We can attest that Scott Jurek was an elite ultramarathon runner and vegan, but could we suggest that he was the best in part because he is vegan? Good question!
I did not discuss veganism with Scott, but rather with Éloïse Rochefort, marathon runner and collaborator at Distances+. A few years ago, she became vegan. At first, she was attracted by the simplicity of this way of eating. Today she considers herself privileged to have a diet so close to her values and that helps her feeling great.
What does being vegan mean?
The vegan diet focuses on plant-based foods. Nuts, seeds, legumes, tofu and tempeh are the main sources of protein. Cereals (mainly whole grains), fruits and vegetables complete the plate, as is the case – or should be – in omnivores.
The vegan diet may seem far removed from the typical western diet, and with good reason. However it does not prevent it, when well balanced, from fulfilling the energy and nutrient needs just as much as an omnivorous diet, even among endurance runners. Balance is the key word. If you are tempted by veganism, it would be a safe bet to meet with a dietician/nutritionist who will help you ensure your diet is well balanced.
The reasons for adopting a vegan diet are many, and fundamentally personal. Éloïse became vegan for her well-being and for environmental concerns. This is not the case for all athletes. In a recent survey of runners, improving sports performance was one of the main motivations for going vegan. Is this actually true?
Veganism and sports performance
The popularity of vegan food is growing among endurance and ultra endurance athletes. This phenomenon is possibly due to the fact that ultra champions, like Scott Jurek or Rich Roll, have adopted this diet and do not hesitate to tout the benefits they perceive from it.
Scientific data on the effects of veganism on running performance comes from isolated cases and are therefore almost nonexistent. In other words, although many professional athletes praise the benefits, these remain anecdotal.
This situation will soon change. In 2015, to compare the performance of vegetarian, vegan and omnivorous athletes, a group of Swiss researchers interviewed more than 3,000 endurance athletes. Of this number, 33% were vegans, which shows that the appetite for this diet among endurance runners is very much real.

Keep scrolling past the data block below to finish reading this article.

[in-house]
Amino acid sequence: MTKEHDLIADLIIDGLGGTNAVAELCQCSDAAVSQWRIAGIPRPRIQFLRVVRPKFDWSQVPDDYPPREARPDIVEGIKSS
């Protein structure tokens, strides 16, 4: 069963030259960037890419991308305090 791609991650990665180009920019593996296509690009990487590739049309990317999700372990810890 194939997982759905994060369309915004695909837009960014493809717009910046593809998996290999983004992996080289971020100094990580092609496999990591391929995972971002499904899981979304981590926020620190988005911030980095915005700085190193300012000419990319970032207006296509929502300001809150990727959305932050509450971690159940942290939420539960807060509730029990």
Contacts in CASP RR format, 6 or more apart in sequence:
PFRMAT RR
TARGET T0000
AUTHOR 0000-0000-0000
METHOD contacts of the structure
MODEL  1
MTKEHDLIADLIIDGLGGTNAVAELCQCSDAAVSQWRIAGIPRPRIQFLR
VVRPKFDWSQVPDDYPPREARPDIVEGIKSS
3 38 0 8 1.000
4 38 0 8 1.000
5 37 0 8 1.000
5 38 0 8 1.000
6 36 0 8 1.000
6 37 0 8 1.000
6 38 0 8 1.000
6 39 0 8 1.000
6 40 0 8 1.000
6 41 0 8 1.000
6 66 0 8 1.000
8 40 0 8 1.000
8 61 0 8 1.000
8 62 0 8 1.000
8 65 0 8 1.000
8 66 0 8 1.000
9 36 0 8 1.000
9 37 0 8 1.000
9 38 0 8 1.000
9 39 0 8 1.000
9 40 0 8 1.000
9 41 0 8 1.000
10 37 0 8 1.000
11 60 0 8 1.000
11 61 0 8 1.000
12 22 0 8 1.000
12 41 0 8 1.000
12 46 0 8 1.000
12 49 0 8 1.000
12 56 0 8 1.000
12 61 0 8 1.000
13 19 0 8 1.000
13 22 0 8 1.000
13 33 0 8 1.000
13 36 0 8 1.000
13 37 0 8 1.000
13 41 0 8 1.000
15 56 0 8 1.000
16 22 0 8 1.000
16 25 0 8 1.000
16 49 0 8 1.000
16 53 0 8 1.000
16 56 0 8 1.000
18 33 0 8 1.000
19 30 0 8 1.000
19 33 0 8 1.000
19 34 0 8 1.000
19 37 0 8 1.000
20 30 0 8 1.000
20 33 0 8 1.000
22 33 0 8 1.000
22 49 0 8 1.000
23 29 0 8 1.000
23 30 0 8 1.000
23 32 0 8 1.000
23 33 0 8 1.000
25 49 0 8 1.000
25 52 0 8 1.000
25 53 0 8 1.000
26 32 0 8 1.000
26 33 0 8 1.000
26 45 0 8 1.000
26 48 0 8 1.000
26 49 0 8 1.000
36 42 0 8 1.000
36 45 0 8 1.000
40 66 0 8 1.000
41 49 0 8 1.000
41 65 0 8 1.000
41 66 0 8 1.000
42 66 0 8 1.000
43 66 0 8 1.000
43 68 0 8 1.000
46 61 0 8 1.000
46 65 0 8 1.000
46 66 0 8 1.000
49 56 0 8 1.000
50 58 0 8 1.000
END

The forthcoming publication of the results of this study, dubbed NURMI, for Nutrition and Running High Mileage, will document for the first time the association between several dietary patterns and performance during ultras.
It is only an assumption today, but it remains likely that the vegan diet is a contributing factor to the performance of ultramarathon runners. Indeed, a diet rich in plants is associated with different health parameters that can improve performance, such as the following:
- lower body weight;
- lower blood pressure;
- higher antioxidant status;
- a better balance of the intestinal microbiota, also called the intestinal flora.
Eloïse, for her part, said she observed that her capacity for recovery has improved since she has become a vegan.
Will a vegan diet make you follow in the footsteps of Scott Jurek?
Considering the many favorable associations between veganism and good health, it is reasonable to think that this diet can contribute to the performance of ultramarathon runners.
However, it is important to keep in mind that the effects of quality food, regardless of type, can only be felt if other factors, such as training, recovery, sleep, stress management, and so on , are also met. Finally, to repeat, a visit to a sports nutritionist is highly recommended if this diet seems appealing.
Translation : Caroline Beaton
Jean-Philippe is a registered-dietician, member of the Professional Order of Dietitians of Quebec, and assistant professor at Laval University in Canada.
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